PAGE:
Two Montreal teenagers and the politics of sympathy

“The death of a Black child clearly means something different in a world where systemic racism and violence have, for centuries, produced disproportionate rates of Black death.”

An editorial co-written by Ted Rutland and Délice Mugabo, with insights from Nathalie Batraville.

Thomas Trudel, a white teenager, was gunned down on a street in Saint-Michel on Nov. 14. The murder renewed fears of gun violence in Montreal and sparked a wave of public sympathy across Quebec, most of it framed in the language of kinship. Both Montreal Mayor Valérie Plante and SPVM director Sylvain Caron laid flowers on the site of Trudel’s death. Mayor Plante conveyed “all our sympathies” to the Trudel family, who lost their “little one,” while Caron explained that investigators working on the case were as affected by the murder as he was, “because we are all parents of children.” Later that week, it was Quebec Premier François Legault’s turn. After laying flowers on top of flowers, Legault imagined himself in the place of Trudel’s parents, saying “I can’t even imagine losing one of my sons like this.” “A parent should never have to bury a child,” he concluded.

Thomas Trudel vigil
A vigil for Thomas Trudel. Photo by Thomas Quinn

These expressions of public sympathy were jarring in a context where a Black teenager, Jannai Dopwell-Bailey, had been stabbed to death outside his school just two weeks earlier. Neither Plante nor Legault laid flowers at the site of his murder. Nor did they offer any sympathy to his mother, Charla Dopwell, who heard their silence loud and clear. “It’s a community of colour, so they don’t care [about us],” she commented. “Unfortunately, Jannai is a Black child from Côte-des-Neiges,” added his cousin Onica John. “His death was like nothing [to them].” 

Indeed, the unequal responses to the death of two Montreal teenagers fit into a longer history and system of power. The death of a Black child clearly means something different in a world where systemic racism and violence have, for centuries, produced disproportionate rates of Black death. The death of a Black child, for many people, is simply a normal occurrence — a non-event. As Black scholar Christina Sharpe explains, “the ongoing state-sanctioned legal and extra legal murders of Black people are normative and, for this so-called democracy, necessary; it is the ground we walk on.”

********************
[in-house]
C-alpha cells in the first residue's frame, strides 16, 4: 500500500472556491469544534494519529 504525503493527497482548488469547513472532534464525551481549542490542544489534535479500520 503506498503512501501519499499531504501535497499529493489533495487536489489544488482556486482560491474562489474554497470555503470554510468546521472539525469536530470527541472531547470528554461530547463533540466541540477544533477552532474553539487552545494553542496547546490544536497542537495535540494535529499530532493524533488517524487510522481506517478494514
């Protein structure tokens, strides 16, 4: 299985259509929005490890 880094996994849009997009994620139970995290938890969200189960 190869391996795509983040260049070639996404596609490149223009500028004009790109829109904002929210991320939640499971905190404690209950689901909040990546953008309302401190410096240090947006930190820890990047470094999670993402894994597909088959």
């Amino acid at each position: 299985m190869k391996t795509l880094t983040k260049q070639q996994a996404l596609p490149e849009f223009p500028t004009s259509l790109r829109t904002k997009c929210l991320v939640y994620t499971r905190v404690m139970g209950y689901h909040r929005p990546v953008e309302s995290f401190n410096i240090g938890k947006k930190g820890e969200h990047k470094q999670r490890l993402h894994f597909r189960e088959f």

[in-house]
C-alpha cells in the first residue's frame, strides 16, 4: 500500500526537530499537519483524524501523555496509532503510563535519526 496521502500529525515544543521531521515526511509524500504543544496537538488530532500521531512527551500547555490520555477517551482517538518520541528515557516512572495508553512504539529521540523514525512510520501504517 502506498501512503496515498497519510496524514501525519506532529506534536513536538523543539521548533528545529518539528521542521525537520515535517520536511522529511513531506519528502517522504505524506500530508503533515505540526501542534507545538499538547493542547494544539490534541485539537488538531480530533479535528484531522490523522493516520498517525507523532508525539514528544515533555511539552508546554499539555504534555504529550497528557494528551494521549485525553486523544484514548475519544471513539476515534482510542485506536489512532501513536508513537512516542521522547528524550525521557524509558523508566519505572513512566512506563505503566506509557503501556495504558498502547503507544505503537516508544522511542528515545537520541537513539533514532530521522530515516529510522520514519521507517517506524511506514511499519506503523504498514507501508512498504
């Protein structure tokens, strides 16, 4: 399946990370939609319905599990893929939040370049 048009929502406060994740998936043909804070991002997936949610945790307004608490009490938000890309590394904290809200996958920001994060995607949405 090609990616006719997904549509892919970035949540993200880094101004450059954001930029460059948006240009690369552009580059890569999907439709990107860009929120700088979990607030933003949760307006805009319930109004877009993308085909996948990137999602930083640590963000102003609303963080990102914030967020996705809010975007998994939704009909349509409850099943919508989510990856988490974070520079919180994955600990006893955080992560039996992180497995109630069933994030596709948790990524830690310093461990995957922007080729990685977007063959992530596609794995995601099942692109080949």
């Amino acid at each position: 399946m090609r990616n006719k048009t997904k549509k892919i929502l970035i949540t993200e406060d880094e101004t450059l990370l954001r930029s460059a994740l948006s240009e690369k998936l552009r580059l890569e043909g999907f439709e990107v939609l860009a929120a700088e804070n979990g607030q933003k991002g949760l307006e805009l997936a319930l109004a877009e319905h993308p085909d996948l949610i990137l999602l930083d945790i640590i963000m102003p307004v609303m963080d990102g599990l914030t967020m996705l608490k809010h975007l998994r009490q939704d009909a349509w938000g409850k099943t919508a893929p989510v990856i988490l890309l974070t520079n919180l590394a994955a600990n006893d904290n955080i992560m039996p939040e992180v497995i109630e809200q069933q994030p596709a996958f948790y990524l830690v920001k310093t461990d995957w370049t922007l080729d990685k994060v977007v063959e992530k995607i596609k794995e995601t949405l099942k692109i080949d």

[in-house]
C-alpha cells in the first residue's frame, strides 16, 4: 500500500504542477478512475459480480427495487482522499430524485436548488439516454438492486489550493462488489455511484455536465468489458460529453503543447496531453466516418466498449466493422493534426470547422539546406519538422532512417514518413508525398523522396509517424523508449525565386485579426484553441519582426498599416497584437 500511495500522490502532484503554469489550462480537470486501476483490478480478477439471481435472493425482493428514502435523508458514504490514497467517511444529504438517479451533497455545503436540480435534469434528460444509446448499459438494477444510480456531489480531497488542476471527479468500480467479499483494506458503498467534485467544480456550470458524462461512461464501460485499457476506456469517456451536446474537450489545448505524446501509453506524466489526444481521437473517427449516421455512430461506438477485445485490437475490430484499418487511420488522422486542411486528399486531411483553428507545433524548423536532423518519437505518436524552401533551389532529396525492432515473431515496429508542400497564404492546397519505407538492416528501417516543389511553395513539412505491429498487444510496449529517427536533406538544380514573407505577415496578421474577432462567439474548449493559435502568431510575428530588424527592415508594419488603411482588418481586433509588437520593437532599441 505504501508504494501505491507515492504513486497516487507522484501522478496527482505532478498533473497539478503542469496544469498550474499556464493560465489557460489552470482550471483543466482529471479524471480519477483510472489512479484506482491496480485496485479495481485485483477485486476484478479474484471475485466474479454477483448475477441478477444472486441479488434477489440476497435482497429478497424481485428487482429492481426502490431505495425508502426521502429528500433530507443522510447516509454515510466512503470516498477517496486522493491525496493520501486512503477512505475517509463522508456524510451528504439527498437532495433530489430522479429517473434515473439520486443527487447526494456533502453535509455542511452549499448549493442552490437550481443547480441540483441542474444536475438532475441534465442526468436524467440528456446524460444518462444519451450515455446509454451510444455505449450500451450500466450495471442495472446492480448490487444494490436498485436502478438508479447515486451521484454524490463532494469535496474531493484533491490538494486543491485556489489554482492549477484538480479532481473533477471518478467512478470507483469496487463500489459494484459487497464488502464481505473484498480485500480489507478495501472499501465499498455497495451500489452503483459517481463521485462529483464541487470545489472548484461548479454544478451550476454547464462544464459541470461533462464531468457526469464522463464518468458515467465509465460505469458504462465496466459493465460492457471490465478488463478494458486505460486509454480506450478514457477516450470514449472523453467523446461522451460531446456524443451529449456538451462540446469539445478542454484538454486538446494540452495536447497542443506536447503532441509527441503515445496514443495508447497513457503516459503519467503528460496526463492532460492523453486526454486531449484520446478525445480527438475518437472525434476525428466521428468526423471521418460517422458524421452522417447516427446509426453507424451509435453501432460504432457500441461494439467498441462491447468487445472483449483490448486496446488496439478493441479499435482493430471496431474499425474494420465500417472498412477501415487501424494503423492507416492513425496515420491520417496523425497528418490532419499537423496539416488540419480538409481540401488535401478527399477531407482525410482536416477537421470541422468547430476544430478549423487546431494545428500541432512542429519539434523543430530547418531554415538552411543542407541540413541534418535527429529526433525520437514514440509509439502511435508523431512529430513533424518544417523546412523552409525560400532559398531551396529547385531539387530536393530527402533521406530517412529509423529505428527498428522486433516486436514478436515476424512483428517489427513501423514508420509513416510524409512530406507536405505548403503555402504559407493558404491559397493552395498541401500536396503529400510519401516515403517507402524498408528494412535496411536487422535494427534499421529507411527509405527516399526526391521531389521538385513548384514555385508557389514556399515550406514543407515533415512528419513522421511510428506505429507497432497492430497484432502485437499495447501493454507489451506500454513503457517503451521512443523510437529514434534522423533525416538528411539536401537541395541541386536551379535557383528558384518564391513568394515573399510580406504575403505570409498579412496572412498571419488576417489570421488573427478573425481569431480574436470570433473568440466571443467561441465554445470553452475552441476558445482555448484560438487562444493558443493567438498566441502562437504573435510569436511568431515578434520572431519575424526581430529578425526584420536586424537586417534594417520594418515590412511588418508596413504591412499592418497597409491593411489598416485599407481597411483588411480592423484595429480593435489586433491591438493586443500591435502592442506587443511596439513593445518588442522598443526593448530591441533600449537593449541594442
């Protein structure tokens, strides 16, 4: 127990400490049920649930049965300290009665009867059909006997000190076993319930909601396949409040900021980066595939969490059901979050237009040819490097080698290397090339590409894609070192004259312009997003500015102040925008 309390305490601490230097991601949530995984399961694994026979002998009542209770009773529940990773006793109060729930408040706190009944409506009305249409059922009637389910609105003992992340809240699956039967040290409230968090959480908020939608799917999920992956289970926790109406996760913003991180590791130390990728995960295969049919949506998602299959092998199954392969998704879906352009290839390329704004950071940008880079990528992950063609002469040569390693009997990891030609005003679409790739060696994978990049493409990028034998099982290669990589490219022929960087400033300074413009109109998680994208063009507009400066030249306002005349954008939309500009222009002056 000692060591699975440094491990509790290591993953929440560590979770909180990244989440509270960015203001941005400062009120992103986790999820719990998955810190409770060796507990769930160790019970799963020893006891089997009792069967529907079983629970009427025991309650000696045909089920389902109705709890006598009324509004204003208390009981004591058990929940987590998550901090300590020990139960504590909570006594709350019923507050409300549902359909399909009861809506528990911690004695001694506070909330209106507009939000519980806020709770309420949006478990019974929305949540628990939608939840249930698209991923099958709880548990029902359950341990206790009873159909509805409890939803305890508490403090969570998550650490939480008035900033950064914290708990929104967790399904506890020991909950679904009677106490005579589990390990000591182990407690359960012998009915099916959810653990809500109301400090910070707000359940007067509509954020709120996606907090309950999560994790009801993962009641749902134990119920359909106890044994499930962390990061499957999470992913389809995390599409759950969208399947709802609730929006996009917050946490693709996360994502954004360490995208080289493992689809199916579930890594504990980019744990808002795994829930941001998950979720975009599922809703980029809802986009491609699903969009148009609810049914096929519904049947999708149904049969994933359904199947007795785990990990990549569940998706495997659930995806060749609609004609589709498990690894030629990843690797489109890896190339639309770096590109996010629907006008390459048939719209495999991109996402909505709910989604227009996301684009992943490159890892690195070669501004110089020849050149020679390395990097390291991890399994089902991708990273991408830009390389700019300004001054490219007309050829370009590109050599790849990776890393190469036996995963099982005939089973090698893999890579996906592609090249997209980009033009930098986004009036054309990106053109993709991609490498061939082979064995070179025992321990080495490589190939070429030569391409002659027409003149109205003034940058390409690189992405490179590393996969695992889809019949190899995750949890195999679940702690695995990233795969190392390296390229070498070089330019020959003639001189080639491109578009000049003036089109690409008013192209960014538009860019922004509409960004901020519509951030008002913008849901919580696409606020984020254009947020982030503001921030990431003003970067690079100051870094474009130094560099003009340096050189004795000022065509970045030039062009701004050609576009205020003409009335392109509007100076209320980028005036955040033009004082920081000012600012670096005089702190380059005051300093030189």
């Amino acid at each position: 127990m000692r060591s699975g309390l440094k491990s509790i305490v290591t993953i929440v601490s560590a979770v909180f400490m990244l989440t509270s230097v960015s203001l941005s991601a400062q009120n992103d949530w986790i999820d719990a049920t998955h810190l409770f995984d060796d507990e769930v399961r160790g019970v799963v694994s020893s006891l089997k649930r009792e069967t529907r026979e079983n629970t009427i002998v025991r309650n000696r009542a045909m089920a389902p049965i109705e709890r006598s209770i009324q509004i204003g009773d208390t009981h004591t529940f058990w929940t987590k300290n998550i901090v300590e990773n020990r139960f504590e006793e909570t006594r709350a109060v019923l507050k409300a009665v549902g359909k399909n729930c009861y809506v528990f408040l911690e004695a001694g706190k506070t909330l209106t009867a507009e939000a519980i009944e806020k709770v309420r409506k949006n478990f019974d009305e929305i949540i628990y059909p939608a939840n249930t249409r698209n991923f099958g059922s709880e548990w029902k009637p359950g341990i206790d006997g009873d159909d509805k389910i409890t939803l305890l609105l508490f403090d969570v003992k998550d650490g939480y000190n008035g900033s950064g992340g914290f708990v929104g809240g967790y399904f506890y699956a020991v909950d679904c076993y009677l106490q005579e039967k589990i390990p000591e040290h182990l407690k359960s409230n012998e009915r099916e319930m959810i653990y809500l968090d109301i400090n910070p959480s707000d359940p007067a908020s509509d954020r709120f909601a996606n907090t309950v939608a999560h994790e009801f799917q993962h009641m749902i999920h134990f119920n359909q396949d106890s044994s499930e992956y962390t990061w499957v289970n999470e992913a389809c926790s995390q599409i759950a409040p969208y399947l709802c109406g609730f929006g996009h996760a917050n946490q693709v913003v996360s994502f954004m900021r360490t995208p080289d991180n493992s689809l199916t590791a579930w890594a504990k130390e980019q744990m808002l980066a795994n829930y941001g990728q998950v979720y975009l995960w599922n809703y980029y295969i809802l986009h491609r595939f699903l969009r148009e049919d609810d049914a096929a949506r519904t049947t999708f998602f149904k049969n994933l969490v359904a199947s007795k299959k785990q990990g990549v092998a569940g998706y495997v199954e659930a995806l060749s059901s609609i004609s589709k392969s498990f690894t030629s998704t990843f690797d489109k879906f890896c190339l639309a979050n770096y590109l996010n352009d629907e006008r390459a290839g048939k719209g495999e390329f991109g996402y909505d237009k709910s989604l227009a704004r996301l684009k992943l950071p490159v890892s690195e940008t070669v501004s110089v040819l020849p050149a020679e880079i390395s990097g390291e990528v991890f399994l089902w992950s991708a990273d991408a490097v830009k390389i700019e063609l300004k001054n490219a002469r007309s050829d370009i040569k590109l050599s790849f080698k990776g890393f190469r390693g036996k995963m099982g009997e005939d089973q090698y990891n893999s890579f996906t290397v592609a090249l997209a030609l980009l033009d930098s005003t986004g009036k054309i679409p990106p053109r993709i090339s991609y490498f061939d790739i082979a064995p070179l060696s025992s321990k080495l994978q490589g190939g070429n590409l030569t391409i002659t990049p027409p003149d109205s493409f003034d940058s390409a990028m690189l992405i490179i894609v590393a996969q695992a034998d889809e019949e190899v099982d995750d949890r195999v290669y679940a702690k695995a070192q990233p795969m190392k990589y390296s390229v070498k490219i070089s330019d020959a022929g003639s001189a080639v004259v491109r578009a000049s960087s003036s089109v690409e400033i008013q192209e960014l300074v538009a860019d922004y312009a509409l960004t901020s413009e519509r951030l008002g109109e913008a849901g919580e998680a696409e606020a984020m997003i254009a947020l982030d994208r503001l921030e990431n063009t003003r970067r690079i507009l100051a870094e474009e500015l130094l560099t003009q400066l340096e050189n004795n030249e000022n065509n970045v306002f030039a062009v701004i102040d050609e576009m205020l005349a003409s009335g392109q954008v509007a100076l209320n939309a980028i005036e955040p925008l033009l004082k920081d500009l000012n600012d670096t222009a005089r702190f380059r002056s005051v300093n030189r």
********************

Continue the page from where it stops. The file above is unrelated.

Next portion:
Sure enough, the Montreal media offered a simple explanation of Dopwell-Bailey’s death.

La Presse printed a photo of the teenager making what many readers would interpret as a gang sign and described him as a member of a gang called “One Sixty.” The latter, as a friend of Dopwell-Bailey’s explained on Twitter, is not a gang, but the name of a group of friends hailing from a sector of Côte-des-Neiges served by the 160 bus route. No matter. Dopwell-Bailey’s murder had been explained. It was the result of gang violence and, thus, both predictable and partially self-imposed by the young “gang member.” In contrast, Thomas Trudel was described by media as a youth “without history,” an identity that gave his death a different meaning — unexplainable and “gratuitous.”

Charla Dopwell speaking at a memorial for her late son Jannai Dopwell-Bailey. Photo by Thomas Quinn

Like the death of a Black child, the grief of a Black mother tends to be received within an existing system of meaning. Slavery, for one thing, wrenched apart the kinship relation that would otherwise bind mother and child. A Black child born under slavery belonged not to the mother, but to the enslaver. It was common in present-day Quebec, as the work of Charmaine Nelson and Délice Mugabo shows, for Black children to be sold to enslavers halfway across the country or the world. This relationship has carried into the present in numerous ways. It is most visible in the “child welfare” and juvenile justice systems, which consistently and disproportionately remove Black children from their families.

Adding to the harm, Black families are often blamed for the socially organized removal of their children. As Black scholar and activist Robyn Maynard explains, the “pathologization” of Black parents “dates back centuries [and] permeates decision-making across the entirety of the child welfare [and juvenile justice] system.” The removal of a Black child is framed as the result of the family’s dysfunction, while the death of a Black child is the result of the family’s criminality or permissiveness toward it.

Not surprisingly, Journal de Montréal columnist Richard Martineau used Thomas Trudel’s murder as an opportunity to share his thoughts about Black families. Assuming (without evidence) that Trudel’s killer was Black, Martineau blamed the murder on absent Black fathers and the presumed inability of single mothers to discipline their children. The argument, an untenable though increasingly familiar one in discourses criminalizing Black youth in Montreal since the 1980s, ultimately blames the death of both Trudel and Dopwell-Bailey on the supposed failings of Black parents. 

The politics of public sympathy, then, are shaped by a long history of systemic racism and violence. This history is expressed in the inattention of Plante and Legault to the death of Dopwell-Bailey, as well as the two leaders’ support for a growing police campaign against Black youth and their refusal to increase funding for Black community programs. And yet, the silence of Plante and Legault has been filled by the voices of Dopwell-Bailey’s family, other Black Montrealers, and other community members. A GoFundMe page, started by the community, continues to gather donations, and a walk in honour of Jannai will take place on Saturday Dec. 4. We encourage everyone to contribute and attend.

For the complete photo essay by Thomas Quinn, please click here.

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